Despite Annual Price Increases, Home Values Take Downward Turn

Although home prices were up on an annual basis in October, national home values fell for the second month in a row and are expected to slow down in the coming year.

Home values rose nationwide 5.2% year-over-year in October, a slower pace than annual appreciate rates in the 7% range experienced during the summer, which Zilllow notes is further proof that the market has begun to “cool off.”

Despite the annual increase, October marked the second consecutive months where national home values declined to a Zillow Home Value Index reading of $162,800—the first consecutive monthly decline since October 2011, according to the October Zillow Real Estate Market Reports.


Evidence that the market is beginning to “cool off” is furthered by half of the 388 metros covered by Zillow reporting monthly home value depreciation in October from September. Additionally, 10 of the 30 largest metros exhibited by Zillow reported monthly home value declines in October. 

While the months-long period of home value appreciation in the range of 6% to 7% was good while it lasted, it would not continue indefinitely, said Chief Economist Stan Humphries. 

“The conditions that led to the robust appreciation experienced earlier this year, including historically low mortgage interest rates, high affordability, low inventory and high demand, are waning,” said Humphries. “In their place, we’re beginning to see more inventory and rising mortgage rates, which will lead to further normalization in the market going forward.” 

For the 12-month period from October 2013 to October 2014, Zillow expects national home values to rise just 2.7%, according to the Zillow Home Value Forecast.

Seven of the top 30 metros are also expected to experience value depreciation over the next year, with the biggest declines in St. Louis (-1.5%), Philadelphia (-0.9%) and New York (-0.7%).

Written by Jason Oliva

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  • Home values are NOT taking a downward turn.

    It is the rate of home appreciation nationwide which is taking a downward turn as correctly described in the story. The good news for our industry is that the average is still significantly above the HECM assumption of a little over 3.9%.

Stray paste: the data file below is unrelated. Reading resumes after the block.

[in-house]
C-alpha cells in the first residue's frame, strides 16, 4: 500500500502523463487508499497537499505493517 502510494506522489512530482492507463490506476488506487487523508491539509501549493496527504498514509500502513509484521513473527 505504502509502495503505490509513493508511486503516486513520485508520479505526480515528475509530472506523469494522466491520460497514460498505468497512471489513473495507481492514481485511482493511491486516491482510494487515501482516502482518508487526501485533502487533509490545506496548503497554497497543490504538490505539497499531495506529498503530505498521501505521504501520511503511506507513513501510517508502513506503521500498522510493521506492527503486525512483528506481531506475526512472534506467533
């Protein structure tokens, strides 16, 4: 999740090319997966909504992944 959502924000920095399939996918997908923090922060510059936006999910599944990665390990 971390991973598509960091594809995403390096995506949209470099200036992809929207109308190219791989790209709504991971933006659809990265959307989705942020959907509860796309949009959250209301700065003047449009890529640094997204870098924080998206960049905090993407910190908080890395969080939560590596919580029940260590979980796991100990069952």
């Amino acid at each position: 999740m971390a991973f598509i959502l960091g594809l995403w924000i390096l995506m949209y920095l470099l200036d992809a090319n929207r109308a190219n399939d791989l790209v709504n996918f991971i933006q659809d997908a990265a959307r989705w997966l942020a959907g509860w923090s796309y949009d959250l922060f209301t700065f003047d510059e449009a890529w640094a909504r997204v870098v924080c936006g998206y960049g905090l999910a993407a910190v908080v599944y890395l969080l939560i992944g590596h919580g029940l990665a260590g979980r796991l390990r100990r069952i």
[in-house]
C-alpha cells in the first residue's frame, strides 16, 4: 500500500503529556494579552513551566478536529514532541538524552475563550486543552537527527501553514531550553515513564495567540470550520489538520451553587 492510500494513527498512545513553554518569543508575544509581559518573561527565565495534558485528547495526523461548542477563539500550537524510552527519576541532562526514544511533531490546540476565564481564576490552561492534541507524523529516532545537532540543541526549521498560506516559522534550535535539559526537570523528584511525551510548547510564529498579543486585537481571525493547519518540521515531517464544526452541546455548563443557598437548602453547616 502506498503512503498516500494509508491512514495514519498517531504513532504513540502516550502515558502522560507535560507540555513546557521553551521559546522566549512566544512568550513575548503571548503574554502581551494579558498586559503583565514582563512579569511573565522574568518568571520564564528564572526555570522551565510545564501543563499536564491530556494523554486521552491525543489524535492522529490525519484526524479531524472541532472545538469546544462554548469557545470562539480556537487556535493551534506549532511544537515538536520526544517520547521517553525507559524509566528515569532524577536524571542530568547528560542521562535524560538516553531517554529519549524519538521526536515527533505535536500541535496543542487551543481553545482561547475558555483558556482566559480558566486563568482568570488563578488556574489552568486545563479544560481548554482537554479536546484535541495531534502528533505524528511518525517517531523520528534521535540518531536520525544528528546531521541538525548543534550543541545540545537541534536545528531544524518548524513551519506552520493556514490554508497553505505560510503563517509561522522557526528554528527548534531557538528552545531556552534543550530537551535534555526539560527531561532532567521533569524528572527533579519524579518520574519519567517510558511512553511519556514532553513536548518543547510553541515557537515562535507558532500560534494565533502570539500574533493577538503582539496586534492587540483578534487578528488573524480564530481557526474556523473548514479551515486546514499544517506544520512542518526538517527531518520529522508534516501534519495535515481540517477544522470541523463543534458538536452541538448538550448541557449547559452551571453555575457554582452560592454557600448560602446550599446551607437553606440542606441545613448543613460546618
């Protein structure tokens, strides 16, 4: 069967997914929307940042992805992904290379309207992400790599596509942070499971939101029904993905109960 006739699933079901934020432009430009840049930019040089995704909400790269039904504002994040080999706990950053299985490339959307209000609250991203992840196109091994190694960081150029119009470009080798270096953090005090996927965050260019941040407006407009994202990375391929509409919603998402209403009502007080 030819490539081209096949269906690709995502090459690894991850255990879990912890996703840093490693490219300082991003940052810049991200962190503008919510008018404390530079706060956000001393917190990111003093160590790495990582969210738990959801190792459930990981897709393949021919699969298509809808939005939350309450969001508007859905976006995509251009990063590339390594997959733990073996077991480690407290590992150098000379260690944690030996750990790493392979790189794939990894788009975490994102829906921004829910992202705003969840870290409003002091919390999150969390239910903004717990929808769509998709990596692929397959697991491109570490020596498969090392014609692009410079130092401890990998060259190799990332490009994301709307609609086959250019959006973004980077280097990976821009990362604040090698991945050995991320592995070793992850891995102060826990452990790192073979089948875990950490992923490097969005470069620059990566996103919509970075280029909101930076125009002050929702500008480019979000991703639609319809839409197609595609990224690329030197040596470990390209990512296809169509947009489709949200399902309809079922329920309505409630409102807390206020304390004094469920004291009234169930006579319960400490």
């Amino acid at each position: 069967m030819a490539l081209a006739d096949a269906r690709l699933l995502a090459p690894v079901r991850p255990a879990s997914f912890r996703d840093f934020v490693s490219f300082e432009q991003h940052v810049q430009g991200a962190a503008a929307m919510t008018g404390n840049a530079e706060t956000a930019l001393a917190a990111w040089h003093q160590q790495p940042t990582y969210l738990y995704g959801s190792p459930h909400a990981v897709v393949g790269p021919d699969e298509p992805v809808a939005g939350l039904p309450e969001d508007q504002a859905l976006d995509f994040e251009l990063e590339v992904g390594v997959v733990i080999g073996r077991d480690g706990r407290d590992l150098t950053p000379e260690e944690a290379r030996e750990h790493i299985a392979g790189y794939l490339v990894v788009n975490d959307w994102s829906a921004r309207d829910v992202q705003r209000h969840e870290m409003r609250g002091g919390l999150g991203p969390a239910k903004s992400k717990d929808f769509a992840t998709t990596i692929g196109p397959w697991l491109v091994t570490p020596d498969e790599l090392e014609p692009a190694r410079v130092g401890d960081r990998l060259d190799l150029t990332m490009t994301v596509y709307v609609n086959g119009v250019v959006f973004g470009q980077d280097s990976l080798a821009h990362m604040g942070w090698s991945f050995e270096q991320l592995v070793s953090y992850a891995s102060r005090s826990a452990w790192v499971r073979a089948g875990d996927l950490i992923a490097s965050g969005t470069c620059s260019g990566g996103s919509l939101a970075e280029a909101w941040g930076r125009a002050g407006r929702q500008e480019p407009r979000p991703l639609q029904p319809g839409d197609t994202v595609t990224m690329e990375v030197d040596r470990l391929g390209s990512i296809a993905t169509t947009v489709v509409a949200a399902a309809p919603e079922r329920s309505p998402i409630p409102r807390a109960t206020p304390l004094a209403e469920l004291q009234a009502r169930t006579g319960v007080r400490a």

Whether a 5.2% appreciation rate is sufficient to reduce the projected deficit in the HECM portion of the MMI Fund is open to speculation until the release of the actuarial report for last fiscal year. It seems even the actuaries were irrationally exuberant about the future of home values when they projected that the HECM negative portion of the net position in the MMI Fund would drop from $2.799 billion down to $2.668 billion by 9/30/2013 last November. Now FHA is stating that the Net Position for HECM part of the MMI Fund was $5.151 billion on 9/30/2013.

    Understanding how the net position of the HECM part of the MMI Fund is computed is fundamental to understanding why the Republican members of the House are upset about the condition of the HECM program and why FHA has made the changes it did.

    It was very bothering to listen to a very knowledgeable originator declare that the HECM program is not supported by US taxpayers. Of course, anyone who understands anything about the HECM program knows that all of the costs incurred by FHA in operating the HECM program are and always have been paid for exclusively by taxpayers. HECM MIP is only used to offset losses ultimately resulting from balances due on HECMs in excess of the sales proceeds from collateral and short payoffs. To say that taxpayers have never paid a dime on the HECM program is not only misleading but absolutely and fundamentally false. Industry leaders who make or have made such claims have no idea how ridiculous they look in some of our eyes.

    If the HECM program were lost tomorrow, the annual federal budget for FHA could be reduced accordingly.

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